Michael Whitfield was standing on a pulpit Tuesday afternoon, a giant crucifix behind him. Where he pointed, light appeared. When he spoke, people obeyed.
For a moment I though I had my angle: Lighting designer of the San Diego Opera as God. Let there be spotlight.
But the more time I spent around Whitfield, the less it seemed like an apt metaphor. Because unlike God, Whitfield asks for feedback. And he’s not one to smite, at least not as far as I could tell from my brief interaction with him Tuesday, when I snuck in for a brief peek at how the lighting and tech setup is being assembled, four days before opening night. (I’ll check back with Whitfield tonight for more.)
The lights were already in position, so Whitfield’s task Tuesday was to get them properly oriented and focused. Jamie Hill, a light technician from Texas who came to California on a whim and ended up working for the opera, perched on a platform high above the stage while Whitfield issued commands.
“We don’t want too much on the face here,” Whitfield called up to her, and Hill softened the glow on the holy visage.
“Catch the end of the cross,” he told her next, and she illuminated the bottom.
Hill’s from a theater family and said she could never see herself at a desk job.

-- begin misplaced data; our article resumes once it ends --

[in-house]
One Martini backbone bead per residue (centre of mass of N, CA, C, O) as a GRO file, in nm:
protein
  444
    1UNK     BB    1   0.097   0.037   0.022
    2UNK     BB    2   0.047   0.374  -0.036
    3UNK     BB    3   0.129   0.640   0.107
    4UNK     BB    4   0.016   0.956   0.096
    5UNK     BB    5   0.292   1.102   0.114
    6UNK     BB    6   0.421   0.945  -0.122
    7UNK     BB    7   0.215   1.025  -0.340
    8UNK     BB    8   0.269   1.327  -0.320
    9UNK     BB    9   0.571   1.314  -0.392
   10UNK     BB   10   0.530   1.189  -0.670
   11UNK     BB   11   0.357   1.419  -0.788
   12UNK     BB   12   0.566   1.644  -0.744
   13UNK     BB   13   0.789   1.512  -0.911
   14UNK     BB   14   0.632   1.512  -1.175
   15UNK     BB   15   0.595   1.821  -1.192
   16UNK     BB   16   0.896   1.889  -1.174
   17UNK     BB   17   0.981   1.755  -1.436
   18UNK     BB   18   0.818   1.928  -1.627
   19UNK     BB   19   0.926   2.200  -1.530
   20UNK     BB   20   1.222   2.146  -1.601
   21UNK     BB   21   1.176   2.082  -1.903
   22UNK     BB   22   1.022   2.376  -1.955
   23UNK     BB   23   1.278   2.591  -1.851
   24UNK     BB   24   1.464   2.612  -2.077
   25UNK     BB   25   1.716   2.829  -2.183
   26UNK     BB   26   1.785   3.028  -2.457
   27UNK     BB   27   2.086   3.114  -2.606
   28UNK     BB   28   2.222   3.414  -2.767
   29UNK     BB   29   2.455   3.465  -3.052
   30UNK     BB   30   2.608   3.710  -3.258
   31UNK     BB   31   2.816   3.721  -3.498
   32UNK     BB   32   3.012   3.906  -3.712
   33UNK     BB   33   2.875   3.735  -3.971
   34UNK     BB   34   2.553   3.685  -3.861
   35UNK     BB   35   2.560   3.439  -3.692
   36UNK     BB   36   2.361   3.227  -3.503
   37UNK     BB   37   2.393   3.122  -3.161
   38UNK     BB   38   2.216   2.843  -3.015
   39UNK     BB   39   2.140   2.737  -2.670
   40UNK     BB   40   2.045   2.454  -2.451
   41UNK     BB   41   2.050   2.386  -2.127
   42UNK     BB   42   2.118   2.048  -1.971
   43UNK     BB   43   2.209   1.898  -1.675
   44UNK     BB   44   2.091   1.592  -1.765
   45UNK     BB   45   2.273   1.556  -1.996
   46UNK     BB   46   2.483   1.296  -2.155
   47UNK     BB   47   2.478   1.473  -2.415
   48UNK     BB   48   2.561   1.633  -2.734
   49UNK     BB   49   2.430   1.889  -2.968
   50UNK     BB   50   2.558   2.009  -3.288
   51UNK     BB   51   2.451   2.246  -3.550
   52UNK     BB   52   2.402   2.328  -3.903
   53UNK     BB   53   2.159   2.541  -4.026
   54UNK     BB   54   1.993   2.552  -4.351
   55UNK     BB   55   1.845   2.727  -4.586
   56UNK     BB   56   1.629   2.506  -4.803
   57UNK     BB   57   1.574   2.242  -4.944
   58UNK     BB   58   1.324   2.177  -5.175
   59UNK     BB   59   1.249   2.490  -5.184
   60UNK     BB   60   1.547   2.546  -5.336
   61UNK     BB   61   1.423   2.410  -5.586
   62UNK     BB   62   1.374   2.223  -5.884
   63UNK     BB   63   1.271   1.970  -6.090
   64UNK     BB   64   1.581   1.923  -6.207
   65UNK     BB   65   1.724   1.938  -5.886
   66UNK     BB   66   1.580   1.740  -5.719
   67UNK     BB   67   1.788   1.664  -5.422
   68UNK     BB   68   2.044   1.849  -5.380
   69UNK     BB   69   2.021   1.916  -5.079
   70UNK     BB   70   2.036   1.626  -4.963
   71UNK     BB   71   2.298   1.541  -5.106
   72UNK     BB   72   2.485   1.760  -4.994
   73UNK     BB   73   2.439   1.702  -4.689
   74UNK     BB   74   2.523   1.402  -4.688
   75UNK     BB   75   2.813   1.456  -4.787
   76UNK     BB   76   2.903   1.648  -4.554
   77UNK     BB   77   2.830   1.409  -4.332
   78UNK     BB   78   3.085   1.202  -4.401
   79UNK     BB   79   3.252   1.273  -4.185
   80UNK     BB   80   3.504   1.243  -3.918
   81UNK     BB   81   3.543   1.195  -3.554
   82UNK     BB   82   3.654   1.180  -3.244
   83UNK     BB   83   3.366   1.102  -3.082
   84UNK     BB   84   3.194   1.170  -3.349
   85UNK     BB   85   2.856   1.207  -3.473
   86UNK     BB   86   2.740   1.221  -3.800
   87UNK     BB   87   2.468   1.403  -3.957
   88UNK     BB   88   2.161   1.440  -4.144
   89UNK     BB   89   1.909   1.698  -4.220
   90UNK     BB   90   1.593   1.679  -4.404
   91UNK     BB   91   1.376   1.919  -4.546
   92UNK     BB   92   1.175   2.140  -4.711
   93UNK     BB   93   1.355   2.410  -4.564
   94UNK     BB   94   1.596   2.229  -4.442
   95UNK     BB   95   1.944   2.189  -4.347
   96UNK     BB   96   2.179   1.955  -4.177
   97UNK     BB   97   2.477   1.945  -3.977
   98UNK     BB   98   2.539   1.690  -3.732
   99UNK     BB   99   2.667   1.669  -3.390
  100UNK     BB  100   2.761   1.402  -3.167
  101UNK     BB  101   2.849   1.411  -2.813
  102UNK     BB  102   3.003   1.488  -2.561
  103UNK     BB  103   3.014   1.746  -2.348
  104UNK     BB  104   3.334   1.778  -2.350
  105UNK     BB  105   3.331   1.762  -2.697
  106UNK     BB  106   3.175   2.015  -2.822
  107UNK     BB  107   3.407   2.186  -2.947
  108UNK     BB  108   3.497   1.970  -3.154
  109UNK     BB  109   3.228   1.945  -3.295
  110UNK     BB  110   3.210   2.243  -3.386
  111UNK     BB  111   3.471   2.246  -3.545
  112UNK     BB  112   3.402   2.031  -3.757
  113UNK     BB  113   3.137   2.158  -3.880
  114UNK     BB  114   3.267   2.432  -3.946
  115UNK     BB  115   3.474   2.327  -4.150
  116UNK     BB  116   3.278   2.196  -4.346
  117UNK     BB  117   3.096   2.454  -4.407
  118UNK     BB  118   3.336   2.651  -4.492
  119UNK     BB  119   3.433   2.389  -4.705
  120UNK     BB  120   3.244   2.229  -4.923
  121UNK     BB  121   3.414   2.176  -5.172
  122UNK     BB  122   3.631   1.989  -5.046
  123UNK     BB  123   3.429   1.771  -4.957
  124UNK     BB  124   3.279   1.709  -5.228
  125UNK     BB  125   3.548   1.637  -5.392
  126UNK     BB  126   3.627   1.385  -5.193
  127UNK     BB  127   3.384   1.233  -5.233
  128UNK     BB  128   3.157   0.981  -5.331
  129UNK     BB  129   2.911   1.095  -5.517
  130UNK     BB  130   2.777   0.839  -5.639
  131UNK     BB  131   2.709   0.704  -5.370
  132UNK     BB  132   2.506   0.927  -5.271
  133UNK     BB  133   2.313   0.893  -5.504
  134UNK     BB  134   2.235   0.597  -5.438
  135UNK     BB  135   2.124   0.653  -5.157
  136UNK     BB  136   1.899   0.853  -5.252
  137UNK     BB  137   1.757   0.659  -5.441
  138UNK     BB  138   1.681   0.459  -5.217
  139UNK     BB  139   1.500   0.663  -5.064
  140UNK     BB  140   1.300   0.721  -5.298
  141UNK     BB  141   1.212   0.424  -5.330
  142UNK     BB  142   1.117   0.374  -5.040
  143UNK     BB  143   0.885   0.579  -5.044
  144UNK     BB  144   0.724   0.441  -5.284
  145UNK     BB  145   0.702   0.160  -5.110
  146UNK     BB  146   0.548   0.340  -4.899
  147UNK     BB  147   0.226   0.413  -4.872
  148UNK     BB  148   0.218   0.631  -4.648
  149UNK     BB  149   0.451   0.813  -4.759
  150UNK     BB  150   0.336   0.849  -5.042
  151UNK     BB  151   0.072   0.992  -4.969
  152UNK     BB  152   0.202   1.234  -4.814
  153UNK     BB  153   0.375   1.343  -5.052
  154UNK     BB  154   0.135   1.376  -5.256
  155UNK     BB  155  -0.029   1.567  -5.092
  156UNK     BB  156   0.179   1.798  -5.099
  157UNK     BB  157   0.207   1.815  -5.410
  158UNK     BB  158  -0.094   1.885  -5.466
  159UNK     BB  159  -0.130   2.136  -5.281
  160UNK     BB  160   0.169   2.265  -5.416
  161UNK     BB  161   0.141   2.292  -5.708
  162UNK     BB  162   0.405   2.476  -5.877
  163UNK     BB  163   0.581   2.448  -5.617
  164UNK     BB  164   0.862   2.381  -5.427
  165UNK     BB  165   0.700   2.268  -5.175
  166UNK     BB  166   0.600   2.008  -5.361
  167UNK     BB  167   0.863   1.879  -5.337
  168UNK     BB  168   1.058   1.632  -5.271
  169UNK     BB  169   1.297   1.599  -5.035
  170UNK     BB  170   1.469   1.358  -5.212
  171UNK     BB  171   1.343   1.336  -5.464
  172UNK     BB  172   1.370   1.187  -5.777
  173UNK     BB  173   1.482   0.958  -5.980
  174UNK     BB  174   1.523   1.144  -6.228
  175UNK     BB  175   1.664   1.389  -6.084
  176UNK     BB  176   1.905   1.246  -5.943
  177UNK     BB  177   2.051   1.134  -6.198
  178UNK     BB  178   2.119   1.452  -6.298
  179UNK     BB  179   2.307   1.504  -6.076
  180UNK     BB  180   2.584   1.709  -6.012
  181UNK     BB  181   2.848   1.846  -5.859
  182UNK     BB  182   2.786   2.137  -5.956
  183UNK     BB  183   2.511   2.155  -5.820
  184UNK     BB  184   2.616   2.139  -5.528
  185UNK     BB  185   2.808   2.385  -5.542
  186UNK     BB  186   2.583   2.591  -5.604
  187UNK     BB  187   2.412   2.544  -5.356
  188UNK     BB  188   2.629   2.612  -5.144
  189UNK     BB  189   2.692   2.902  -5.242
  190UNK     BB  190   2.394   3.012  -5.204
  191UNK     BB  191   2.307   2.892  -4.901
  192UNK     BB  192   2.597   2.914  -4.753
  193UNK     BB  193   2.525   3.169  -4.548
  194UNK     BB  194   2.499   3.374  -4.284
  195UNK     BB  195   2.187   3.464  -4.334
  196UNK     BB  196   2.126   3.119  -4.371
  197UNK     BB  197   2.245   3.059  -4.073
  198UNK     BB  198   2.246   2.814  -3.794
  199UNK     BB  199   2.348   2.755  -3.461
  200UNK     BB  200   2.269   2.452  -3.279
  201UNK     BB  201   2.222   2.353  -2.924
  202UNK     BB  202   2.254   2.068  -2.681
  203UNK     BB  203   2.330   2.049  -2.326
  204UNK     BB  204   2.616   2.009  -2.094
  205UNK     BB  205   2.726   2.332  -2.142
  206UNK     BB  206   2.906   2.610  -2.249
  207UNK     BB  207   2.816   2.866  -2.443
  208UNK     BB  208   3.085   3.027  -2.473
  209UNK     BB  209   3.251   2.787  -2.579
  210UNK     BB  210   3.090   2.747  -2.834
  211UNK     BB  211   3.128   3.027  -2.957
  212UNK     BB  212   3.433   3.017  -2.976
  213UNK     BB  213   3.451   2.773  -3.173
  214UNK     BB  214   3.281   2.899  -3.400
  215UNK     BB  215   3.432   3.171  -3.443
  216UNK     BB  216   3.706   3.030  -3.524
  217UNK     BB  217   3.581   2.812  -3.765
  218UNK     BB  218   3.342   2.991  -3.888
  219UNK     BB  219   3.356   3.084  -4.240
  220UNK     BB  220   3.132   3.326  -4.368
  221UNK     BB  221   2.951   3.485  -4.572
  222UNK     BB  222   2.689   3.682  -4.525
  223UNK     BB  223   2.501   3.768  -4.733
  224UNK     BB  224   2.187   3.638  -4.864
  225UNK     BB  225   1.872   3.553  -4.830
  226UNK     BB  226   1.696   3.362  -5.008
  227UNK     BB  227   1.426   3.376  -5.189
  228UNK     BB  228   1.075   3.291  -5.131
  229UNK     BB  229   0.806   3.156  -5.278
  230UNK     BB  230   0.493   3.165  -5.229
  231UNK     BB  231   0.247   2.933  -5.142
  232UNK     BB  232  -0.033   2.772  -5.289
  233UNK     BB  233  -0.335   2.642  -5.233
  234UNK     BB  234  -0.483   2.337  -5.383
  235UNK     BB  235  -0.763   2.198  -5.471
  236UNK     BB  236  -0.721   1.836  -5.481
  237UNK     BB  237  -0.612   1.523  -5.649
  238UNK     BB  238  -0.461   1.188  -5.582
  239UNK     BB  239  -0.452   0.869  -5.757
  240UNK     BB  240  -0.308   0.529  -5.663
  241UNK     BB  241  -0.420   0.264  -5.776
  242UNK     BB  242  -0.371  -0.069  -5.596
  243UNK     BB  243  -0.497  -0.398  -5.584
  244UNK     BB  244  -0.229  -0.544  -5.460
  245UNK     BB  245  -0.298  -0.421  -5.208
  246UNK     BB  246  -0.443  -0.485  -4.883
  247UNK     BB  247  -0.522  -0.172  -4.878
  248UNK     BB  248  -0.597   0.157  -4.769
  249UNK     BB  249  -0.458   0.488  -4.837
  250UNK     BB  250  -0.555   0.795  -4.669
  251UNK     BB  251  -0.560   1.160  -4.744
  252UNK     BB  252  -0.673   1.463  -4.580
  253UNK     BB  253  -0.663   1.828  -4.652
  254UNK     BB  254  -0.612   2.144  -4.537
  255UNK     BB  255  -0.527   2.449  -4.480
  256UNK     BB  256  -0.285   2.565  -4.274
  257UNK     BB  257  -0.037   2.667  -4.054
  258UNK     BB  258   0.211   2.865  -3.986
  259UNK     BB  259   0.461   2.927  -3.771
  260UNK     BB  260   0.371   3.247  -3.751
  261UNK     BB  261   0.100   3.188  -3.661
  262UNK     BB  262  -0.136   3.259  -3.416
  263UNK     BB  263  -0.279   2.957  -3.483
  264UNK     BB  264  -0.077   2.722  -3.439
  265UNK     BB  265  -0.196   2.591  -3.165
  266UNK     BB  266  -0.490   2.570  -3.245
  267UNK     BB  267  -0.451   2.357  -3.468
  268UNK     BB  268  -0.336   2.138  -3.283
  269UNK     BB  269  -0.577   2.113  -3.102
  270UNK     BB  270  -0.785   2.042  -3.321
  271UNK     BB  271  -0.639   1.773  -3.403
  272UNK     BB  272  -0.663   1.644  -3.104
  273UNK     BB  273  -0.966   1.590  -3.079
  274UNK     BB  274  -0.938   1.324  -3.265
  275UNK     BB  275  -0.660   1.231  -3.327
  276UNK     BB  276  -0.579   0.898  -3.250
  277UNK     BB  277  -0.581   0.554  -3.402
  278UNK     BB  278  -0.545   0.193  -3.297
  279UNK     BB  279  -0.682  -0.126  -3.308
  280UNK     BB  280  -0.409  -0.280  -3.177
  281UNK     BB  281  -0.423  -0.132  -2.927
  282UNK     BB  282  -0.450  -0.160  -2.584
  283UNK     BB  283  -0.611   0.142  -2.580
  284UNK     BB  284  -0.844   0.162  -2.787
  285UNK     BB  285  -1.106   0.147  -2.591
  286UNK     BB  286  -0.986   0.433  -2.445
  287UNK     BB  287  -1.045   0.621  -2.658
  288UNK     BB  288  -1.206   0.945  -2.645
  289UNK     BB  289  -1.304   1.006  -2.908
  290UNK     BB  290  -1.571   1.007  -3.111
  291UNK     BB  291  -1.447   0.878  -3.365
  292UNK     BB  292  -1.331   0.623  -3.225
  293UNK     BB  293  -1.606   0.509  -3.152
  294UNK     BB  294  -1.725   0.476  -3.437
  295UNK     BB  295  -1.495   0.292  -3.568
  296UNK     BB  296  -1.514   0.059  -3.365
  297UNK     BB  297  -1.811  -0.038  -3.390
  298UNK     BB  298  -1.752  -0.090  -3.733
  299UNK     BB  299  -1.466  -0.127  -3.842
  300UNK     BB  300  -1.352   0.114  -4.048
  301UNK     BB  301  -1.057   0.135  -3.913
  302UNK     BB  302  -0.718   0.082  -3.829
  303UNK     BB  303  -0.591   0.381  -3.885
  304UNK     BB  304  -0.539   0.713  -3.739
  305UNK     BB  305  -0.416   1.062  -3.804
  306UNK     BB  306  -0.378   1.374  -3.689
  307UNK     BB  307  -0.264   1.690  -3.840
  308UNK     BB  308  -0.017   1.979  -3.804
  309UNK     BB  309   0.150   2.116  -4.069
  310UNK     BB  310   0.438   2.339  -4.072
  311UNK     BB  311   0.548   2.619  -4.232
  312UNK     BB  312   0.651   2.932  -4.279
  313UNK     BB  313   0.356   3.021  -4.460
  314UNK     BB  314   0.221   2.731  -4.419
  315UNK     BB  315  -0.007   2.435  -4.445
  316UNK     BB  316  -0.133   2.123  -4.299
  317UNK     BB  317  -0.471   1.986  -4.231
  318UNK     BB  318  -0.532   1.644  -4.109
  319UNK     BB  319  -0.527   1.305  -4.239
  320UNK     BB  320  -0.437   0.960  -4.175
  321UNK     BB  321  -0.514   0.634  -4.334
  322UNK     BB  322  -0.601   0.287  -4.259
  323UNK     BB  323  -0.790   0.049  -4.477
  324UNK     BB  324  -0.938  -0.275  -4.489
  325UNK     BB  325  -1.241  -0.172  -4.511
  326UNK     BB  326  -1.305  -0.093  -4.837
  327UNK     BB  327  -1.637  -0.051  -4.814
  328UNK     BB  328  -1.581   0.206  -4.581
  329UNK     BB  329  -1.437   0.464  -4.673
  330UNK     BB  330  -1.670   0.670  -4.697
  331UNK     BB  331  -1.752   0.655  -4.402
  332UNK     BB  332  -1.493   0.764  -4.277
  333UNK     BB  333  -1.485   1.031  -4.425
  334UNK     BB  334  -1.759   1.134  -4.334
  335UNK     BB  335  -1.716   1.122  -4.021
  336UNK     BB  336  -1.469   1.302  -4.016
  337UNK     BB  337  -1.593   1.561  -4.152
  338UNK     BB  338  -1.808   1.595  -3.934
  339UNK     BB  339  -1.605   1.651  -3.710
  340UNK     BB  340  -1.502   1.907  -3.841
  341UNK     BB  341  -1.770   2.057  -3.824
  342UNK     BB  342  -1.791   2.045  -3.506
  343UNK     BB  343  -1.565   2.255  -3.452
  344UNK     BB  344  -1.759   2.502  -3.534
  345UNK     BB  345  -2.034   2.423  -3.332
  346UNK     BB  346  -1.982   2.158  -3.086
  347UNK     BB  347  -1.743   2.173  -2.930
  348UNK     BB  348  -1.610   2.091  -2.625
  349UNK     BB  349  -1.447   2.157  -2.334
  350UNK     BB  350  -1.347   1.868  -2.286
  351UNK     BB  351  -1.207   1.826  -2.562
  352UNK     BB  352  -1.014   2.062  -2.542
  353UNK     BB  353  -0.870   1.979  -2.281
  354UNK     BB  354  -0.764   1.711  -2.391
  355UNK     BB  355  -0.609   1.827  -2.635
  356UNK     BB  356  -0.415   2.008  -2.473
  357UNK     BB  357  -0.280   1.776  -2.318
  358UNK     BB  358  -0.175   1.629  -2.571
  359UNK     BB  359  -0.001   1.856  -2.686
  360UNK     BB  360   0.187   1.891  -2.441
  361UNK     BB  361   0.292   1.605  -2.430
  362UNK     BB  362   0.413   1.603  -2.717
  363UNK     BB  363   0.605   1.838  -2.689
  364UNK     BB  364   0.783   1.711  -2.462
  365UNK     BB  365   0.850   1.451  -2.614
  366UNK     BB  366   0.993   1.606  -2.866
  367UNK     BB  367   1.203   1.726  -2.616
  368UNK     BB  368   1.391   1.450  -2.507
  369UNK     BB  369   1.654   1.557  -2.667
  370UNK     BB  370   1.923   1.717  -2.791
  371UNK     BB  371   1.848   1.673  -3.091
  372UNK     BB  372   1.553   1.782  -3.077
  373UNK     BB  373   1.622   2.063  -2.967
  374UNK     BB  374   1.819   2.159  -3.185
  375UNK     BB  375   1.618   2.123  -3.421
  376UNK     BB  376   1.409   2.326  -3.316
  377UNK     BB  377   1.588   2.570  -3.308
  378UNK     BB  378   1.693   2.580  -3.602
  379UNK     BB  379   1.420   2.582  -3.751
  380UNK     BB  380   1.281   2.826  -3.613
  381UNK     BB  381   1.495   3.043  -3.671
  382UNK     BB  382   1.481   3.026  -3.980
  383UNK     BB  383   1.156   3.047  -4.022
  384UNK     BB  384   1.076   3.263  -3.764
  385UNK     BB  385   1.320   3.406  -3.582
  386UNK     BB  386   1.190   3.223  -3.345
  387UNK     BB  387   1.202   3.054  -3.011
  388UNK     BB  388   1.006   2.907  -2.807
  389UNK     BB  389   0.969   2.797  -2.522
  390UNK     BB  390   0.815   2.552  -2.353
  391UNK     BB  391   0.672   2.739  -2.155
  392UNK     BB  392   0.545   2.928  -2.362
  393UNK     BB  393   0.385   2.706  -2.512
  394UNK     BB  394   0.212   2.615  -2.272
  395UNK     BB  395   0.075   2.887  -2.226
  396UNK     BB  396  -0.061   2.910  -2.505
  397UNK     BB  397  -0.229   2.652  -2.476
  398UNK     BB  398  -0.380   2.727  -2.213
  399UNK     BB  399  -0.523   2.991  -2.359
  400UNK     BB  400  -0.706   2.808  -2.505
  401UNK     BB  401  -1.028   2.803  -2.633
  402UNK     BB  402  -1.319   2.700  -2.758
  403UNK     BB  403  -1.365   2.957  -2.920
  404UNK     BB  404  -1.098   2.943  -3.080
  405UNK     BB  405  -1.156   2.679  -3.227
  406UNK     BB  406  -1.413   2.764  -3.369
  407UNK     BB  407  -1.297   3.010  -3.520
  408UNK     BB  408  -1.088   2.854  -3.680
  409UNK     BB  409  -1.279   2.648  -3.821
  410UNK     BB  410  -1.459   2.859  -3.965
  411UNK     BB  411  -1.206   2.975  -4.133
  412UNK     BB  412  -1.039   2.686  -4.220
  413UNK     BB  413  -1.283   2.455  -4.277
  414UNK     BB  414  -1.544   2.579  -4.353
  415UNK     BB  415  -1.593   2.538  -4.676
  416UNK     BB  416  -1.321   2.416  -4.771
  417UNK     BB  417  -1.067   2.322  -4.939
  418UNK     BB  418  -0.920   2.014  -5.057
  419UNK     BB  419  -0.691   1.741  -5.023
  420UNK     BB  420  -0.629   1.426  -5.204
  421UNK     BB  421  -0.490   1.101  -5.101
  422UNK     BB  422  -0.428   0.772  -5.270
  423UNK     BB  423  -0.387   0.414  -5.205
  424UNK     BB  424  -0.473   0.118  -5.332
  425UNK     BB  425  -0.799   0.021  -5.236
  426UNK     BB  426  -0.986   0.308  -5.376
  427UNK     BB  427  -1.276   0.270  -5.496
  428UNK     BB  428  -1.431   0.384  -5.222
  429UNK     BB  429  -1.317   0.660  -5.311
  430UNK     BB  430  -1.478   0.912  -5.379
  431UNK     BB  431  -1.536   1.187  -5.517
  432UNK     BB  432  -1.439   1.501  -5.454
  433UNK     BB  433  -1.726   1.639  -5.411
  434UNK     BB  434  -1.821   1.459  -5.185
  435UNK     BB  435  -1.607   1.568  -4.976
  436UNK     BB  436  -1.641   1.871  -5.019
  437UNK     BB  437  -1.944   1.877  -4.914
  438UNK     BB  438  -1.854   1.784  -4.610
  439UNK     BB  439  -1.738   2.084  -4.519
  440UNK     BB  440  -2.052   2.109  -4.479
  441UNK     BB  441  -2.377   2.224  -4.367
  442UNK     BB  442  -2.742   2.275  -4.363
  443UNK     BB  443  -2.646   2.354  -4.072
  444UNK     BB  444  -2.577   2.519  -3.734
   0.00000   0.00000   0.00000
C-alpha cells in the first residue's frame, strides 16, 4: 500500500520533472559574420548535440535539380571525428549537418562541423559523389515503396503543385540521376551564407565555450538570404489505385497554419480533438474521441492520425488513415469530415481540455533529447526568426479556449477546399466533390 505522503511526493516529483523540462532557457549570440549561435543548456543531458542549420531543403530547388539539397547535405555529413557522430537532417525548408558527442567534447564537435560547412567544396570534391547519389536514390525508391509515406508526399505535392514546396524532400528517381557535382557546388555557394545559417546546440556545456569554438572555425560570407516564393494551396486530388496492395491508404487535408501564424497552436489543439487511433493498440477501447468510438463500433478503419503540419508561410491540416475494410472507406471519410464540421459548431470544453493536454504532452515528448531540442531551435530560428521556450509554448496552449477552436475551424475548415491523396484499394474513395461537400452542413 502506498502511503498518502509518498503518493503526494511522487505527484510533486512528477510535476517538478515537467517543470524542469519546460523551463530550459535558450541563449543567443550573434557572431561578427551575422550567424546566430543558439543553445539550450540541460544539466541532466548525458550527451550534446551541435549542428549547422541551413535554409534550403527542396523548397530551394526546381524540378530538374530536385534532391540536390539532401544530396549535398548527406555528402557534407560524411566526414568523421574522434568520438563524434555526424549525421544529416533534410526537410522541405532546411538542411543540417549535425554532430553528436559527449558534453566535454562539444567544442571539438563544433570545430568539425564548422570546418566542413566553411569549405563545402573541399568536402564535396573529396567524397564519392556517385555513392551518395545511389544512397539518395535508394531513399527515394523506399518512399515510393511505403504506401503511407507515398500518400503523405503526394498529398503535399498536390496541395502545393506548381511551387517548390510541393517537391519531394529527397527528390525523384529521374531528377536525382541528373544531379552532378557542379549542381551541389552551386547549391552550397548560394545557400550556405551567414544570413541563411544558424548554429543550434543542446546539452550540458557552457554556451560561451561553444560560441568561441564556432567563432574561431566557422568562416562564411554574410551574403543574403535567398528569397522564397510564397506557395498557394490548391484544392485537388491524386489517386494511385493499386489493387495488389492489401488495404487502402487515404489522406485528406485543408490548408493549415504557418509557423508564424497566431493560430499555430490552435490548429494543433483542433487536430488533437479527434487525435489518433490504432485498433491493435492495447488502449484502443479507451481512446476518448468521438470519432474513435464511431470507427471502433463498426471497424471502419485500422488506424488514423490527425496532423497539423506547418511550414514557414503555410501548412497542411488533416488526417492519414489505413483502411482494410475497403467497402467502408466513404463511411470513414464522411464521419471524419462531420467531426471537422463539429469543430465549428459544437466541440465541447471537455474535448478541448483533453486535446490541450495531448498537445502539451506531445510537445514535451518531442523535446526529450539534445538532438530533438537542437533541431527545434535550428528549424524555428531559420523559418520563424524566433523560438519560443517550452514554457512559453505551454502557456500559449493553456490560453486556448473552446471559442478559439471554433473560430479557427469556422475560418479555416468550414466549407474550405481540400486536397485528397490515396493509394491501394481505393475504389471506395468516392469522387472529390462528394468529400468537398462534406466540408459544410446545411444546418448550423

“It’s not for everyone,” she said when she came down from the platform a few minutes later. As a lighting pro, her workspace is a jungle gym of scaffolding and wires and steps. “I love climbing around,” she said.
After setting up the fixed lighting for each act and scene, the crew prepares the mobile lights — the ones that follow singers across the stage. “Light walkers” stand in for characters and the technicians plan how the lights will follow them.
And while all this was going on, Darin Hibi was kneeling next to a scaffolding with a fine brush, painting the bolts dark gray, making sure the lights illuminate nothing but what should be in focus.
No glinting metal.
Just the stars.
Here are some more photographs by Sam Hodgson of those lighting and tech setup exercises:
Previously in “Countdown to Curtain:”Opera as a : monumental cottage industry. Company started thinking all the way back in 2006 about doing “Faust” this season. Nine hours after the last performance of the previous opera, the sets crew tears down 18th-century opulence to begin setting up the somber scenery for “Faust.” With little time to spare, the costume director for an opera puts puzzles together and finds ways to make quick changes possible. And what happens when one of the main singers calls in sick?
Roxana Popescu is a San Diego arts writer. You can reach her directly at firstname.lastname@example.org.